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What you need to know for 01/22/2018

RPI center looks to bring together virtual, real worlds

RPI center looks to bring together virtual, real worlds

A blend of complex mathematical equations and cognitive science is the interdisciplinary approach RP

Cogito looked at the reflection in the mirror and quickly identified it as his own.

But he also noticed a giant red dot located prominently on his forehead. The dot seemed to unsettle him enough that he seemed determined to wipe it from his visage.

“I do not want this blotch,” he said with an intonation that sounded distinctly artificial. “I intend to remove this blotch.”

Then with one fluid motion, the avatar representing Cogito reached a hand toward the dot and wiped it away. The simple act was unsolicited and happened simply because the synthetic character recognized something he didn’t like on his computer-generated appearance in a mirror reflecting it from the screen of a MacBook.

These are baby steps Cogito is taking toward self-consciousness, explained Naveen Sundar Govindarajulu, a doctoral student at Rensselaer Polytechnic Institute. Cogito can recognize itself, understands when something is out of place and has the ability to learn other personalities.

The blend of complex mathematical equations and cognitive science that allows Cogito to exist was forged from the interdisciplinary approach RPI will be taking with its newly launched Center for Cognition, Communication and Culture. This cutting edge approach helps to bridge the gap between creative thought and scientific pragmatism.

“This new center will bring together researchers from such seemingly diverse arenas as the arts, computer science, cognitive science and game design to forge new tools at the intersections of the cognitive, cyber and physical worlds,” RPI President Shirley Ann Jackson said Tuesday during the formal launch of the research facility at the Curtis R. Priem Experimental Media and Performing Arts Center.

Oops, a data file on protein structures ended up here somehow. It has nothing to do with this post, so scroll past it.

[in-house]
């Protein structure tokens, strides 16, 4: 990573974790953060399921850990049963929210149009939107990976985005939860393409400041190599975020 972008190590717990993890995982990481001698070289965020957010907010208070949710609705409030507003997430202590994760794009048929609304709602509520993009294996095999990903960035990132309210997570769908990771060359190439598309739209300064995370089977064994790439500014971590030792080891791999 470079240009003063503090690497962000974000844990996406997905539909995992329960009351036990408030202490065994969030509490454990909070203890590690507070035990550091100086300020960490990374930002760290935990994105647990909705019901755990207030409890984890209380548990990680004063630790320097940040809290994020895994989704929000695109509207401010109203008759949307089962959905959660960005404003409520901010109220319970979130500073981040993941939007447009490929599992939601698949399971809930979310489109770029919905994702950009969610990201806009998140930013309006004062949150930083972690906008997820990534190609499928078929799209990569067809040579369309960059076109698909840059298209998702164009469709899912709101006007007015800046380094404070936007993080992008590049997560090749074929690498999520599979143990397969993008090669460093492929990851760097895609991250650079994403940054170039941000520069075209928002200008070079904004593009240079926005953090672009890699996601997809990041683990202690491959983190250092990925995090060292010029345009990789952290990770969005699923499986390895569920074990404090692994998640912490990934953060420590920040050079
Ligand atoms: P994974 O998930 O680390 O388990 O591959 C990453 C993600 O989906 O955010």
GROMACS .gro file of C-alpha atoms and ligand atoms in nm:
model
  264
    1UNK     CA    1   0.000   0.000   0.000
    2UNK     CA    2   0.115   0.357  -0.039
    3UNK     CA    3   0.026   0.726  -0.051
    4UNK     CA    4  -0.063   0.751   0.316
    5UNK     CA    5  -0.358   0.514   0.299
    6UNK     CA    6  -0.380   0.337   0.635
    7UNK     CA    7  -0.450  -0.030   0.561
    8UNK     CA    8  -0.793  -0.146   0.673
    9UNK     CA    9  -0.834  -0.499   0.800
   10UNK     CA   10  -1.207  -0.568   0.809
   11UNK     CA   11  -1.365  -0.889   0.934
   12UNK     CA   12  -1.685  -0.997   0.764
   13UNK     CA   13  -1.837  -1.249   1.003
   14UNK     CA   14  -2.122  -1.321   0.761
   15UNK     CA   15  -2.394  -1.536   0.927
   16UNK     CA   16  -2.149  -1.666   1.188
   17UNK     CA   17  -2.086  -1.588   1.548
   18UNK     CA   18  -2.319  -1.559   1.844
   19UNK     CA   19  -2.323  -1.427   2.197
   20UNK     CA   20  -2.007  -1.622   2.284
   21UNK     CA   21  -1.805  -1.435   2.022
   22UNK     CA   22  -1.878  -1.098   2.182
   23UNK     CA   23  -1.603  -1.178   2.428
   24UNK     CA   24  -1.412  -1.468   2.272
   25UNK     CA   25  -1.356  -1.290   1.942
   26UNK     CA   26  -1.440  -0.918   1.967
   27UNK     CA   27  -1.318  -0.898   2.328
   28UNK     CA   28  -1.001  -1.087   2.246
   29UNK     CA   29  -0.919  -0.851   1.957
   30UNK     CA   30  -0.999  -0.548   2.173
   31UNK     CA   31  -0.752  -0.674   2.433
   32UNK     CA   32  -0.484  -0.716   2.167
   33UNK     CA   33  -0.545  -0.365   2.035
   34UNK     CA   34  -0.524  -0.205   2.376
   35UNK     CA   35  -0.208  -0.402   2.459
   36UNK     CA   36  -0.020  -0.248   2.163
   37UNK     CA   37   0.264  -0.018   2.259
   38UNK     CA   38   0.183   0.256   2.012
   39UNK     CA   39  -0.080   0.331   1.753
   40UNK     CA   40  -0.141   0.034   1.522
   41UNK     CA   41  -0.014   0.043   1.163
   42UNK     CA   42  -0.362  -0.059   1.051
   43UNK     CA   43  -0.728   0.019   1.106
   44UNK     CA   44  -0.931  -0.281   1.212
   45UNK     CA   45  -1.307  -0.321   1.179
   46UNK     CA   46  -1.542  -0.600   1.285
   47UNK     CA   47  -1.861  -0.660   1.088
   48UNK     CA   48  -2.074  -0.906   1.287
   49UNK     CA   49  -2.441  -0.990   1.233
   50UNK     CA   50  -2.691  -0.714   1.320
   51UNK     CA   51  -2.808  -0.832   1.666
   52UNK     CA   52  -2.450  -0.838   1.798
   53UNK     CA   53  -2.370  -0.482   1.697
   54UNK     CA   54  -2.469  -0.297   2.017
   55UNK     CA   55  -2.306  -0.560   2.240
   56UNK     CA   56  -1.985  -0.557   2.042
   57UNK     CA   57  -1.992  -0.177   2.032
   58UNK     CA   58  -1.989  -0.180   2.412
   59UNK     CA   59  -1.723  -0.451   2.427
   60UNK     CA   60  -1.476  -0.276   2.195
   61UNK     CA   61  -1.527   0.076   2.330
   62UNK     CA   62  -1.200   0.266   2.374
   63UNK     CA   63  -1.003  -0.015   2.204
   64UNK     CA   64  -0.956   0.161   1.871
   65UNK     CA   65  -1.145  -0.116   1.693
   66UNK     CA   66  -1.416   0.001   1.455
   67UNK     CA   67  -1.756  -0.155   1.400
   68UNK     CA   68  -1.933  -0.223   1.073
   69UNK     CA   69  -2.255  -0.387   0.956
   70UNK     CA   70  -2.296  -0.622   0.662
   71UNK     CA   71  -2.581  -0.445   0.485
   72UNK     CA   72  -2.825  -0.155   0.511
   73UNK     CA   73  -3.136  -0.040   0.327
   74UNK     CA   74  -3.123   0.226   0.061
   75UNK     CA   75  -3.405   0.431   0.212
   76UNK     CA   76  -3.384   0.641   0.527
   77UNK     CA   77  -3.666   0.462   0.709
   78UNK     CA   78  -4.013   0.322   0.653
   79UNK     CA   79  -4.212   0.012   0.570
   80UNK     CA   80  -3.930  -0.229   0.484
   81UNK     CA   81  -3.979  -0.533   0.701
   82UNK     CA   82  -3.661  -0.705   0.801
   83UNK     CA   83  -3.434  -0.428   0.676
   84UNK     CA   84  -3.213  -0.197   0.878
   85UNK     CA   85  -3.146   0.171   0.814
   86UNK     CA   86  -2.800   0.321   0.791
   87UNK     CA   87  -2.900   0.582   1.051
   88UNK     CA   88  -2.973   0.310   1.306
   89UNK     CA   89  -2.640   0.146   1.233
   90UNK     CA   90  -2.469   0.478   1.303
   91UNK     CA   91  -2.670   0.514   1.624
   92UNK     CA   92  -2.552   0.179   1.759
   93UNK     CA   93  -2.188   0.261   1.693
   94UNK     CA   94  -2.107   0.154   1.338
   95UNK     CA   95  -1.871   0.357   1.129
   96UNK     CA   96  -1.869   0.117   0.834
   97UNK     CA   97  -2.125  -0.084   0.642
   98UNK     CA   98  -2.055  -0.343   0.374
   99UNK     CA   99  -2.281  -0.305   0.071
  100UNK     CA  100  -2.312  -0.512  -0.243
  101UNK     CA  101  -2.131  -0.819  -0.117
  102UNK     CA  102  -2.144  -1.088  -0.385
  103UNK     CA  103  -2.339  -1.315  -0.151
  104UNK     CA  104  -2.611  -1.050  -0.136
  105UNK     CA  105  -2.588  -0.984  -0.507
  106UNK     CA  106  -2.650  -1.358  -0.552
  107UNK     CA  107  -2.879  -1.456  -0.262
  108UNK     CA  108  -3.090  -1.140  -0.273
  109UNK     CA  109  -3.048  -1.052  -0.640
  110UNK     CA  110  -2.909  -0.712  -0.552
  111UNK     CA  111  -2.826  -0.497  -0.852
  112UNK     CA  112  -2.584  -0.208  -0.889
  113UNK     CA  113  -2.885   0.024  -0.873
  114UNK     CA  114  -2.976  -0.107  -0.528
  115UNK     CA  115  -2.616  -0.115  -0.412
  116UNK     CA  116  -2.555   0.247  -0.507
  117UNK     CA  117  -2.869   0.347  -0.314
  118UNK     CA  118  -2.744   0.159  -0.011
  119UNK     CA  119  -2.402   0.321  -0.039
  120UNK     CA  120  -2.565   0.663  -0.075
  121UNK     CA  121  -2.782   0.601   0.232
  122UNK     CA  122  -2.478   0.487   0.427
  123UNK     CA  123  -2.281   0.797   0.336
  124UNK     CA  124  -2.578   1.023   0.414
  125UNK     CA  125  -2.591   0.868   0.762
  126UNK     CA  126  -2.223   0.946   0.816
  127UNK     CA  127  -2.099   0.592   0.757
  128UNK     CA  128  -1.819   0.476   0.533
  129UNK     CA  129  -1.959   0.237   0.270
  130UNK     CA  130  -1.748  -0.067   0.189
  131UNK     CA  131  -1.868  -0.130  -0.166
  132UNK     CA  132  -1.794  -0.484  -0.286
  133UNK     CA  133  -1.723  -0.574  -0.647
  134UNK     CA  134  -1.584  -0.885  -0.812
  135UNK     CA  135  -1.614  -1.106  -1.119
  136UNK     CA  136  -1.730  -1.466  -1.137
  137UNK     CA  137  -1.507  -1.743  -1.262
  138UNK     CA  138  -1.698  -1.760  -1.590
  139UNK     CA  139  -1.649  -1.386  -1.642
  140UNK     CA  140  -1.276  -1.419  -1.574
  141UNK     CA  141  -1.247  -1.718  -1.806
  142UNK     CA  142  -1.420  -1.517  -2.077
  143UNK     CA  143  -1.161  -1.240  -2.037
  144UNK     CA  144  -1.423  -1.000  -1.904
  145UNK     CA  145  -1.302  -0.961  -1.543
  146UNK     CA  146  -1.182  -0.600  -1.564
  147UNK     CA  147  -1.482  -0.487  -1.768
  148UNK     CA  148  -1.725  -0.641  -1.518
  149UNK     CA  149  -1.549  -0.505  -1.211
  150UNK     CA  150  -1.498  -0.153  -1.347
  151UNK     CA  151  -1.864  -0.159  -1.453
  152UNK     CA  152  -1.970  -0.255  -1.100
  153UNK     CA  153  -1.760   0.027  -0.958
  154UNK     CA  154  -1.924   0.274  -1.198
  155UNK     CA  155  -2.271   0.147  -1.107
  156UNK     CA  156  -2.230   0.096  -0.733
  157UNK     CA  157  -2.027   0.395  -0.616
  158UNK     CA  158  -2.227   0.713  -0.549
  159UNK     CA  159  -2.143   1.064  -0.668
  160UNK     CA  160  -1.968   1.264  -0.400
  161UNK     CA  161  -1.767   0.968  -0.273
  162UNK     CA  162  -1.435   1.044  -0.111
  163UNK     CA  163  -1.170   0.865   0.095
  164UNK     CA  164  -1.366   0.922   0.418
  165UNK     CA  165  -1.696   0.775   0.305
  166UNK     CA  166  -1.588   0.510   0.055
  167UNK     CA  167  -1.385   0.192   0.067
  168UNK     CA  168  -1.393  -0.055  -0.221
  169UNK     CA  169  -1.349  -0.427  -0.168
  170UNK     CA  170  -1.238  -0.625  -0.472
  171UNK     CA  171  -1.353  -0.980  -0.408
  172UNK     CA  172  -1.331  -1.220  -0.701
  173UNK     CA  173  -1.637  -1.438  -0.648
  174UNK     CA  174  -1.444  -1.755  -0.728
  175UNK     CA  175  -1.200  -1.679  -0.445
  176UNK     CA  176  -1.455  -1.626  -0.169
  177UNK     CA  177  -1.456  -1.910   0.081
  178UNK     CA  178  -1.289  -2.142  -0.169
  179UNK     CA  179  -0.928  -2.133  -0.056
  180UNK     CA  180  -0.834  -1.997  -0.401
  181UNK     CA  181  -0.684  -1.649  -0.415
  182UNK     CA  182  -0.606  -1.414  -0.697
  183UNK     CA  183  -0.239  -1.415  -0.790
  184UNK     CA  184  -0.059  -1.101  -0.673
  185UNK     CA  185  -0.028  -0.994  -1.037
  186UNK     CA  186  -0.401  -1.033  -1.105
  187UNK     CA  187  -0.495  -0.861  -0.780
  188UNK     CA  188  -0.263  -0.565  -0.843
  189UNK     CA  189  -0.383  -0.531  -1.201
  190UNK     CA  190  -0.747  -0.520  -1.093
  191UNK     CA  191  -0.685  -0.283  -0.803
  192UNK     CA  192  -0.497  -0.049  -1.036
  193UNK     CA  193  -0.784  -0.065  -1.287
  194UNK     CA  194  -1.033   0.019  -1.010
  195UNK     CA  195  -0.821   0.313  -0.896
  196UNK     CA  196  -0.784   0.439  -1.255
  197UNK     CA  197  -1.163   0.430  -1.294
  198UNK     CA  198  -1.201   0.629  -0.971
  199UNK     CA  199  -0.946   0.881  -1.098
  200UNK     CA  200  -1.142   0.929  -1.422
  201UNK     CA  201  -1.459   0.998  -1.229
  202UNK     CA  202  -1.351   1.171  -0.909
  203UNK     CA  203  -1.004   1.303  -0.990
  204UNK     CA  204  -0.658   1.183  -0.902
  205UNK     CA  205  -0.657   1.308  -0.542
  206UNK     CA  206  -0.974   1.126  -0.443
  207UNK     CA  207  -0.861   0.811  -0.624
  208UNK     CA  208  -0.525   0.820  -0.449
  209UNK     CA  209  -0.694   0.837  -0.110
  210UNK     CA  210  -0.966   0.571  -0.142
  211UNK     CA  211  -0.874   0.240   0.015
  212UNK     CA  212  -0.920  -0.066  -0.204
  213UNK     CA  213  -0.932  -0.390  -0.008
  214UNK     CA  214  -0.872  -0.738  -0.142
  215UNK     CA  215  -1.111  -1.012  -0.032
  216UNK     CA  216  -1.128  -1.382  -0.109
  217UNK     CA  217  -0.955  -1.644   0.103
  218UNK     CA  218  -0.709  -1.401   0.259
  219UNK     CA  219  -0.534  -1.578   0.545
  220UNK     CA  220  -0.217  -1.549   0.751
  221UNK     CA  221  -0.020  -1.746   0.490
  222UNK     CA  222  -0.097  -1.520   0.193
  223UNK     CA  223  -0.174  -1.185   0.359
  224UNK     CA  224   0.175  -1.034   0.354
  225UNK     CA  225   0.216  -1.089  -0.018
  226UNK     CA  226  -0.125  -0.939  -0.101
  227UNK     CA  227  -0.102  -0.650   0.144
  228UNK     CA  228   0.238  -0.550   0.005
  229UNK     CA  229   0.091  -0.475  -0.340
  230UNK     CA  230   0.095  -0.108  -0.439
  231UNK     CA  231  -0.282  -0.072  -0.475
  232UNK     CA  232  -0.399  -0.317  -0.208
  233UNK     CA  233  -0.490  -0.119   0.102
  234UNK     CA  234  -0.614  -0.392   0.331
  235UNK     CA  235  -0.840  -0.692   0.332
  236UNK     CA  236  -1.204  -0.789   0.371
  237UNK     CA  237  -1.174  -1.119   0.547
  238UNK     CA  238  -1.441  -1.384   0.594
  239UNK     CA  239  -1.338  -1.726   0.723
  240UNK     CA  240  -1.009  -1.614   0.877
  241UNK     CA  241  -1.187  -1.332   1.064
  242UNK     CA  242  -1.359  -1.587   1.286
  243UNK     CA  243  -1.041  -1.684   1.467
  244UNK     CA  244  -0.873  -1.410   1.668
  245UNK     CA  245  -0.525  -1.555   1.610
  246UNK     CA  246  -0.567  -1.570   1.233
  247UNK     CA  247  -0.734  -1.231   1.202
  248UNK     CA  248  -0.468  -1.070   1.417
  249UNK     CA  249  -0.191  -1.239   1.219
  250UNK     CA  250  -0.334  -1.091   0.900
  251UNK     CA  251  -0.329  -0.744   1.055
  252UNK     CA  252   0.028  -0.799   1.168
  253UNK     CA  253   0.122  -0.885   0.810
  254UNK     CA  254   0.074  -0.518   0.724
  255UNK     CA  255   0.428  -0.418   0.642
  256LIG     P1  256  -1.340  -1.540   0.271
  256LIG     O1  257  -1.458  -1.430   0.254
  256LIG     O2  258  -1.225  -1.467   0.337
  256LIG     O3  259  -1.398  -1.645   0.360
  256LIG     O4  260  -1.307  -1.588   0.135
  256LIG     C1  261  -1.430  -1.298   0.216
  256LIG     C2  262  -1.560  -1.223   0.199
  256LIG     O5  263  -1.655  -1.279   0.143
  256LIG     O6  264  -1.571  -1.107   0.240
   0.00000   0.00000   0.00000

The center’s initial core areas of research will include cross-modal displays, mixed reality and synthetic characters. To support this research, the center also known as CCC or C-cubed will house a new emergent reality lab, which will provide researchers with a room-sized virtual reality system combining stereoscopic projection and 3-D computer graphics.

The lab is now under construction in the Rensselaer Technology Park. Once completed, it will provide a virtual environment that will help researchers to better harness the vast computational power of computers.

“Through CCC, we hope to tackle some of the emerging challenges and opportunities that life in our growing parallel universe has brought out,” said Jonas Braasch, director of the new center.

Other projects already under way at the center include Ben Chang’s emergent reality program dubbed “the Lost Manuscript.” This program combines virtual reality, narrative and game design to create a learning scheme that helps teach Mandarin Chinese.

Unlike classroom learning, Chang’s system immerses students in a synthetic virtual world in a narrative that compels them to learn. Students taking the first segment of the Lost Manuscript first find themselves abandoned by their guide in a virtual Beijing Airport, where they must navigate through various Chinese characters to wend their way through the city and ultimately find their guide.

“It’s woven into a game and a story that lasts the semester and keeps the students engaged and immersed in the experience the whole time,” he said.

Other initiatives include one that allows two musical performers to play in separate geographic locations using a low-latency audio and video conferencing system. The device helps reduce the time delay between the artists’ performances to about 35 milliseconds.

“It’s about the same as playing across the stage from someone,” said Mary Simoni, dean of RPI’s School of Humanities, Arts and Social Sciences.

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